When I asked my four-year-old son where he wanted to go for the weekend, he said he wanted to visit a place where monkeys lived.
"Real monkeys, not the ones you see on television or in cages at the zoo," he said.
Searching the internet to find such a destination, I discovered Monkey Island in Can Gio District, HCM City.
We left home at 9am on a sunny Sunday.
The sunshine in HCM City is really different. It did not make us feel worn out and tired like in the north and the central areas, where we just want to stay at home, especially in the summer.
We decided to open the car's windows to enjoy the natural wind and gaze at the landscape outside.
The drive to Monkey Island from the centre of HCM City is not really far. It is about 70km and the beautiful view along the road makes the trip feel much shorter.
After a little over one hour, we reached Can Gio.
The road from here to the island was very beautiful with many trees, green rivers and tiny yellow flowers, which we guessed were wild peanut flowers.
The flowers, together with the light green leaves, created a colourful carpet along the road. The sight energized us and made us excited to start our trip, on which we hoped to have many new experiences.
The amazing landscapes, cool winds and blue sky made me realise that Viet Nam's winding coastline was home to many beautiful sites that we had not discovered. Some places, I thought, were more beautiful than similar places in other nearby countries and even Europe.
A sign at a crossroads told us that we had reached the Monkey Island.
Passing the gate, we saw our first monkeys: a family with parents and two little monkeys.
My son was really excited that his dream was coming true. He shouted out a series of rapid-fire questions: "Why do they live together? Why do they climb up the tree? Why do the little monkeys hug their mothers?"
We walked around the island on a cement road while trying to answer all of these questions.
It's called an island because it is surrounded by a mangrove forest. But just 200m from the gate, we really saw an island of monkeys. There were some 1,000 monkeys! They ran around and climbed up mangrove trees. They followed us or just stood still to look at us with no fear.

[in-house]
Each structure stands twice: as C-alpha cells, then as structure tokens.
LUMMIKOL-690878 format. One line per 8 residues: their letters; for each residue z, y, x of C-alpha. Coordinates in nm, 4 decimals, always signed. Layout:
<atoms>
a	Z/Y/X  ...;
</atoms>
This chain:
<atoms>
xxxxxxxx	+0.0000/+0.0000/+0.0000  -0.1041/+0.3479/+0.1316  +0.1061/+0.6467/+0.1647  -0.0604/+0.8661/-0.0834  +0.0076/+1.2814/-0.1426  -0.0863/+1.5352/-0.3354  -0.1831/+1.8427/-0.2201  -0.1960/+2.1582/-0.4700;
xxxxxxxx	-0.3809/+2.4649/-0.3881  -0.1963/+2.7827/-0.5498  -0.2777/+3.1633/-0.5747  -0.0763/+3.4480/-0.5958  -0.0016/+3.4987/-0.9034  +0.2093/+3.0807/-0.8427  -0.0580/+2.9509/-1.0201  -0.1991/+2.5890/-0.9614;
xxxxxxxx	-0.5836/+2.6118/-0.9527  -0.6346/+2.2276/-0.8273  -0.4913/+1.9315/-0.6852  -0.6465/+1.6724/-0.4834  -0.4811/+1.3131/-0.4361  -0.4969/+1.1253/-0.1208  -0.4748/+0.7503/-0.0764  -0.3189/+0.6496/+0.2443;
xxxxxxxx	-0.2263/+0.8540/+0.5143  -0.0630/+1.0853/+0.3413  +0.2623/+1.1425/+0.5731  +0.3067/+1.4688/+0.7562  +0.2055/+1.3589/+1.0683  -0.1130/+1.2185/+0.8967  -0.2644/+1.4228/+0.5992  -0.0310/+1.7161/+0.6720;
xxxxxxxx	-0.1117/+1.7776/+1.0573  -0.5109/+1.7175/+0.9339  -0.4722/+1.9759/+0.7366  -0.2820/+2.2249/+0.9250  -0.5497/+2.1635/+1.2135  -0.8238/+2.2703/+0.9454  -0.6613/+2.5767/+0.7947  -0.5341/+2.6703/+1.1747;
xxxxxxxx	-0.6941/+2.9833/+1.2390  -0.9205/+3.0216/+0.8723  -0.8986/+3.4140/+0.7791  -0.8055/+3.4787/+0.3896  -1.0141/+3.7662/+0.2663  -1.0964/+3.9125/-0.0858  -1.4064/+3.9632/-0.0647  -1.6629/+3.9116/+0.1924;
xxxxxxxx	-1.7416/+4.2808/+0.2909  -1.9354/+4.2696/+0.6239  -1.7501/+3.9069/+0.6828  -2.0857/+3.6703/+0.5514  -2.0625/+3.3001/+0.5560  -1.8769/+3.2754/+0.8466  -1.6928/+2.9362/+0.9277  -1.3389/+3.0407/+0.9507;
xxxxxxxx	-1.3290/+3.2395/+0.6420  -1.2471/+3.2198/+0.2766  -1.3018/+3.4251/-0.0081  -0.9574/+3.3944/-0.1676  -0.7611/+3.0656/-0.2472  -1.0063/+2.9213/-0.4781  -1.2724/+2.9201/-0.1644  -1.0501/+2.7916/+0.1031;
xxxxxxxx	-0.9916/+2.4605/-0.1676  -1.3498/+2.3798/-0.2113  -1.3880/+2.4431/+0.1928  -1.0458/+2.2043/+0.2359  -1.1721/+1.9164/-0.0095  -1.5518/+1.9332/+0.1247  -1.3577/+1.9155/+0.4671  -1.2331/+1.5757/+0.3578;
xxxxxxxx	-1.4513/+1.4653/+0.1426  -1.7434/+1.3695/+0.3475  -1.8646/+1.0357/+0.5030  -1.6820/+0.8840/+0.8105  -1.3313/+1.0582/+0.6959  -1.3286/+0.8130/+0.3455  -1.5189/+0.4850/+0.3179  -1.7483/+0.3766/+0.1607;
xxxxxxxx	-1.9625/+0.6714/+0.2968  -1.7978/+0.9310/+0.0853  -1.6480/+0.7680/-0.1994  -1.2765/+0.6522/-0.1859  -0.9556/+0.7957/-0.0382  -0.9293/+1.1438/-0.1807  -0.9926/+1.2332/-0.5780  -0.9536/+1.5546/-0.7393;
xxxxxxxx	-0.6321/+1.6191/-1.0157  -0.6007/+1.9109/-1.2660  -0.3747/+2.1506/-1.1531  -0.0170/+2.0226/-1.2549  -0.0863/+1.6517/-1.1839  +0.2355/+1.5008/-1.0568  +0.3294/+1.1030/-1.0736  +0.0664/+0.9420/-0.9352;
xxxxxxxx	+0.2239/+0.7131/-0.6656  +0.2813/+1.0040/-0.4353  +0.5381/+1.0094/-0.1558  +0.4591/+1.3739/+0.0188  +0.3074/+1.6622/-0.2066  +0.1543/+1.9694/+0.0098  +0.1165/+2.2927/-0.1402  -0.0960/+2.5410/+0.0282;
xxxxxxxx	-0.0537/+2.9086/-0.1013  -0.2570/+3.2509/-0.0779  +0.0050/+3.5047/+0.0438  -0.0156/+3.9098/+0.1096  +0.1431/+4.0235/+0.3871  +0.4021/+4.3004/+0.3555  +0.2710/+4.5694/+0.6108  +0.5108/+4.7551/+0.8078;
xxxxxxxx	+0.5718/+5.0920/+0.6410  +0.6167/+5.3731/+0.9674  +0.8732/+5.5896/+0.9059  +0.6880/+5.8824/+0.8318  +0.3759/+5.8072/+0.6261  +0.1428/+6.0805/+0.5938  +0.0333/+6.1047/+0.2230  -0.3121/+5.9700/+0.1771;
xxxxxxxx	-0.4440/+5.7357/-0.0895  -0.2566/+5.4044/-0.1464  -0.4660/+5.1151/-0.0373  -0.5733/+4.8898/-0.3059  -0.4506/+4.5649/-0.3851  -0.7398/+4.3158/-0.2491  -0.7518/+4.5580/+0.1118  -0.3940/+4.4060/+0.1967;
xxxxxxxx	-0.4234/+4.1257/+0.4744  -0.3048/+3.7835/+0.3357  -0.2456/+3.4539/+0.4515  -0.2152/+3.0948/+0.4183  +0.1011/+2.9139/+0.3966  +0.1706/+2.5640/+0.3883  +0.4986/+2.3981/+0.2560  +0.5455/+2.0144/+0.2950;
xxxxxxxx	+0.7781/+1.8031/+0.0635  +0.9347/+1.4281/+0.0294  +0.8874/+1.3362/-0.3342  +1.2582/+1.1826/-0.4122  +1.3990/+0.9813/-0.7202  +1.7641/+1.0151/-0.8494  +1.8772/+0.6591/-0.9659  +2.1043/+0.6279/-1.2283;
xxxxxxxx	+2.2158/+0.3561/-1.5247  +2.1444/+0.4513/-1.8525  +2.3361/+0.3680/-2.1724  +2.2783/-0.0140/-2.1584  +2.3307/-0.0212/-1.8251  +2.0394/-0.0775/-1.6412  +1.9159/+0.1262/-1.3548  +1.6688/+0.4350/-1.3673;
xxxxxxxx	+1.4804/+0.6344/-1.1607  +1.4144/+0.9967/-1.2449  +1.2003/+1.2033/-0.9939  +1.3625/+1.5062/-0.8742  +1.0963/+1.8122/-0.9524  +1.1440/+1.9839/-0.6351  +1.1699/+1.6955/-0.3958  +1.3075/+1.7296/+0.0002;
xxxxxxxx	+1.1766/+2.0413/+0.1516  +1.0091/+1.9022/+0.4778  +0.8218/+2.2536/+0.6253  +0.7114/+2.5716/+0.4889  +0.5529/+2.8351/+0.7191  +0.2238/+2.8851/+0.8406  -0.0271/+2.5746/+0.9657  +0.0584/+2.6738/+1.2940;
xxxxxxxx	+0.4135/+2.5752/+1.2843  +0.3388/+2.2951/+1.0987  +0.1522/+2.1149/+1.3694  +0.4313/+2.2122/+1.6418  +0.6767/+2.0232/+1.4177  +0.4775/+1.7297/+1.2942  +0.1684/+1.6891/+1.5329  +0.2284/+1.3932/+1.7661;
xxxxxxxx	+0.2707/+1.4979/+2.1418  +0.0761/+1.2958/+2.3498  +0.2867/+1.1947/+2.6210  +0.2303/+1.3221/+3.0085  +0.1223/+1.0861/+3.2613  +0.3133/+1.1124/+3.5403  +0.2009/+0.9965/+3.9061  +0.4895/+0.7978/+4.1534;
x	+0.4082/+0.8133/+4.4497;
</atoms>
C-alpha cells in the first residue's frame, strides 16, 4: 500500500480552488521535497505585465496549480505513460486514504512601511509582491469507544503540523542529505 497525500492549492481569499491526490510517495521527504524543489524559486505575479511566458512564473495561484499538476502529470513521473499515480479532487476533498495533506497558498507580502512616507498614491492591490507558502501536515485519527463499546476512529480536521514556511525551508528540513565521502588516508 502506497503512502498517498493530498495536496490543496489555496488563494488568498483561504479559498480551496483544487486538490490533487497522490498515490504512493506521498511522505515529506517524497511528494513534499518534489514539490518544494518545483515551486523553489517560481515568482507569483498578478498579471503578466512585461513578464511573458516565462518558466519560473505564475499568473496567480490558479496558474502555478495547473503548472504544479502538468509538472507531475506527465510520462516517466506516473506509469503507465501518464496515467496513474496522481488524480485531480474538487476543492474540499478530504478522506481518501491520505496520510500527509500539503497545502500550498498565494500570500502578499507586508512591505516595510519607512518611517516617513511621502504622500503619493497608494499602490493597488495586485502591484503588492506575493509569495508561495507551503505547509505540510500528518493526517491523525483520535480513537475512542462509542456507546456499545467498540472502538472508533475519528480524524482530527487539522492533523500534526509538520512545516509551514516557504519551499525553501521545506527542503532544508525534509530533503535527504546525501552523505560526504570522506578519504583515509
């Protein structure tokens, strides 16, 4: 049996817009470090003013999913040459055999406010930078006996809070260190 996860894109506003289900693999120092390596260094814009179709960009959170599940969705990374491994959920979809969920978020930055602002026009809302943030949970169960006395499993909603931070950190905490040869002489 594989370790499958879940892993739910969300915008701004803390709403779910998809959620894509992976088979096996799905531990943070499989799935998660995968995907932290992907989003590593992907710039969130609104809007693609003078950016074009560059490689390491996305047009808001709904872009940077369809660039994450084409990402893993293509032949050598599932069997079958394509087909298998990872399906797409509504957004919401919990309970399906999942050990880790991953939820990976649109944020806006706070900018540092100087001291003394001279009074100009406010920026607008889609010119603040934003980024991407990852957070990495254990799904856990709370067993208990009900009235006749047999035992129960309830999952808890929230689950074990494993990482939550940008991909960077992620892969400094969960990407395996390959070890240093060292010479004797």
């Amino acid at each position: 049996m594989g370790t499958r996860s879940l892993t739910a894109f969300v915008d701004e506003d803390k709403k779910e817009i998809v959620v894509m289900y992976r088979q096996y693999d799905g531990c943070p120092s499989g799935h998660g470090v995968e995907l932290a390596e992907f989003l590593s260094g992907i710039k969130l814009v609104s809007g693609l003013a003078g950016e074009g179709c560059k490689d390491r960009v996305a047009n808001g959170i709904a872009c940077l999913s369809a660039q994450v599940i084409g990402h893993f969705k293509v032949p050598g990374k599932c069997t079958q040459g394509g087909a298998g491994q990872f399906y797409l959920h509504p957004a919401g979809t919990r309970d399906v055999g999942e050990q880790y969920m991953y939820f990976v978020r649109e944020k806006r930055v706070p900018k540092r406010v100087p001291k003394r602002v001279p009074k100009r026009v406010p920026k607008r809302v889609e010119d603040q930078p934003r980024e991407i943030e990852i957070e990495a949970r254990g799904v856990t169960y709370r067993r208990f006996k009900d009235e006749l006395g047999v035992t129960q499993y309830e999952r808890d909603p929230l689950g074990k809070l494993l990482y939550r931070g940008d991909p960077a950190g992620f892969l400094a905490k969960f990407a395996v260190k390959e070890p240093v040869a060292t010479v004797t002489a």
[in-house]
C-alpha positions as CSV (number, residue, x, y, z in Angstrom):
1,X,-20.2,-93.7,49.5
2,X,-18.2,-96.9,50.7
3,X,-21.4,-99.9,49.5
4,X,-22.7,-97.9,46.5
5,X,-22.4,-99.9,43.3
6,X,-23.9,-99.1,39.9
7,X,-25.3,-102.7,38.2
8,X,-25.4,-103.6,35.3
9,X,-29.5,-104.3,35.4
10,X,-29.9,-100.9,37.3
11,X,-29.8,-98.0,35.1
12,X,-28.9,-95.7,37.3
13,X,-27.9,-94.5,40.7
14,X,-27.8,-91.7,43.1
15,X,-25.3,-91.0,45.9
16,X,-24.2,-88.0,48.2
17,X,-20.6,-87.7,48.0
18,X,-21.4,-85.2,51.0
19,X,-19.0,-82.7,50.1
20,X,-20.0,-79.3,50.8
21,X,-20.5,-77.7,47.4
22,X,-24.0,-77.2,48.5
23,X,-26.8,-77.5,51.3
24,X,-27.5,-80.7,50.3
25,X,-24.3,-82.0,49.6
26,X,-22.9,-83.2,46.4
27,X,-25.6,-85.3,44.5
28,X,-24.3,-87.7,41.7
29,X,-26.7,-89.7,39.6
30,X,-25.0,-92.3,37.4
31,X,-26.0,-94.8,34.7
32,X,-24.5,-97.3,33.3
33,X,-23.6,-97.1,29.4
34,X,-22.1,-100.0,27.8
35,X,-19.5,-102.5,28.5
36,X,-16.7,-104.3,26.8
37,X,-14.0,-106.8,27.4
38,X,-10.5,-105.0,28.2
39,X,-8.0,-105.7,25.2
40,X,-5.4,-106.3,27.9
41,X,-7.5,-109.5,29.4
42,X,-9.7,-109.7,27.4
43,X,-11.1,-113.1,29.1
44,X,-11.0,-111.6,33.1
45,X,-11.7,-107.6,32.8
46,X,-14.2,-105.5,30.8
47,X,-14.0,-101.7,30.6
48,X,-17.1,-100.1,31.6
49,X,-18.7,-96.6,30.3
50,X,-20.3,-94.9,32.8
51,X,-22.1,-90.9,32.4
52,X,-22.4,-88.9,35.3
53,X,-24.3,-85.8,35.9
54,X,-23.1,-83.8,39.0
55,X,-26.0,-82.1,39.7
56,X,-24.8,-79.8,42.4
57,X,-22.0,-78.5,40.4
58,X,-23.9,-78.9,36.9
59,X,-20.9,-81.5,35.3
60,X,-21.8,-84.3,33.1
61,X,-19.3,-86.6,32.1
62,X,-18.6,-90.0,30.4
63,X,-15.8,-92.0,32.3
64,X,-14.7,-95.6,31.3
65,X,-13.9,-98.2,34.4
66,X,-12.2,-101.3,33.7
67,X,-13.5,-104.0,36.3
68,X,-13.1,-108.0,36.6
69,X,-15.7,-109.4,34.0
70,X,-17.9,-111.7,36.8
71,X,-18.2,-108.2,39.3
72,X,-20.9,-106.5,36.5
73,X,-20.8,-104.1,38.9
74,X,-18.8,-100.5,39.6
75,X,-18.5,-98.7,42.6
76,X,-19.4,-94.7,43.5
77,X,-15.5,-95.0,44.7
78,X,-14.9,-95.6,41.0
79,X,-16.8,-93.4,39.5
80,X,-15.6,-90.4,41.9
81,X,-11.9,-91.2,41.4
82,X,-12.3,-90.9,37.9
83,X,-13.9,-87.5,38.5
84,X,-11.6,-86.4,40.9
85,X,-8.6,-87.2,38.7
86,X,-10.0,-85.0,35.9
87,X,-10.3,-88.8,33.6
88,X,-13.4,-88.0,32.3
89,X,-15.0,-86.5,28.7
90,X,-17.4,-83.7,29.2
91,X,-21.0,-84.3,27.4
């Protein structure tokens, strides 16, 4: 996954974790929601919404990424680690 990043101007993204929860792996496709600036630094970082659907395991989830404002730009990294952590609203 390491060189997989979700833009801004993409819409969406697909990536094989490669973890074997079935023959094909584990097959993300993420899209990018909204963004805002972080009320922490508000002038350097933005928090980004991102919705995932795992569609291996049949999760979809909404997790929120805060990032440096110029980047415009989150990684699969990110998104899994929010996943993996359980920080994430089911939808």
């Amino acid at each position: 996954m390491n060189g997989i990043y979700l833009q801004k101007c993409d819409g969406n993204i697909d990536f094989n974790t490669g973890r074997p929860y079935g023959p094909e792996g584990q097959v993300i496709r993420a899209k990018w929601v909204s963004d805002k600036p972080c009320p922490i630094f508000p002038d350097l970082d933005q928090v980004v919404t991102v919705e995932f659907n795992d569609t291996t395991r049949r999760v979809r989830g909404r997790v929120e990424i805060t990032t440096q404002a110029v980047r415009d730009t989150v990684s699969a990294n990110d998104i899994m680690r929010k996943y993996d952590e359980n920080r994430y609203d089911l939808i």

Other visitors told us that the monkeys were sizing us up to see if we would give them food.
My father decided to buy some food for them. He bought four small bags of potatoes, gave them to my son and taught him how to feed the monkeys.
When the first potato bag came into my son's hands, tens of monkeys came around him and stared at the bag.
He started to deliver the potatoes to the monkeys very happily. He threw the snacks as quickly as possible because the small amount was unlikely to be enough for the primates.
Suddenly, a monkey quickly ran to my son and took the bag away. Although we had been warned at the gate that monkeys might take stuff from us, this action really surprised all of us because the monkey was so quick that we did not have any time to react.
We all laughed out loud but my son looked so tense and sad. His face turned grey and it looked like he was going to cry.
To console my children, I promised to show them a new thing that they had never experienced: canoeing.
We decided to go on a boat tour to visit Rung Sac, a guerrilla base during the American War inside the Monkey Island. It was lucky for us that the water level was high that day. If not, we could not use boats because this is a muddy area.
This is a famous historical place, dating back to a majestic period of Vietnamese history. A commando regiment of the liberation force was stationed at the jungle from 1966-75. It served as a spring board for them to fight in Sai Gon.
In fact, the place we visited was just one part of the whole base but it was enough to help us understand the challenges that Vietnamese fighters had to face in the past.
The landscape was very beautiful with thousands of mangroves growing in a big muddy area. Sometimes, we all had to bend down low to avoid being hit by the mangroves' branches. The boat sped quickly through the water, splashing water on us: a really amazing experience.
The bamboo bridges connected me and the other tourists to places where we could see how the commandos had meetings, slept, fought and ate.
The sudden advent of a rainstorm cut our visit short. We came back to the boat station with many feelings.
My parents especially liked the tour as it reminded them of the days of the war against the Americans.
To say good-bye to the forest, we treated ourselves to ice creams. When we turned around, we were startled to see five monkeys waiting for us.
"You have potatoes. The ice cream is for me," my son told the monkeys and held onto his ice cream, very tightly. — VNS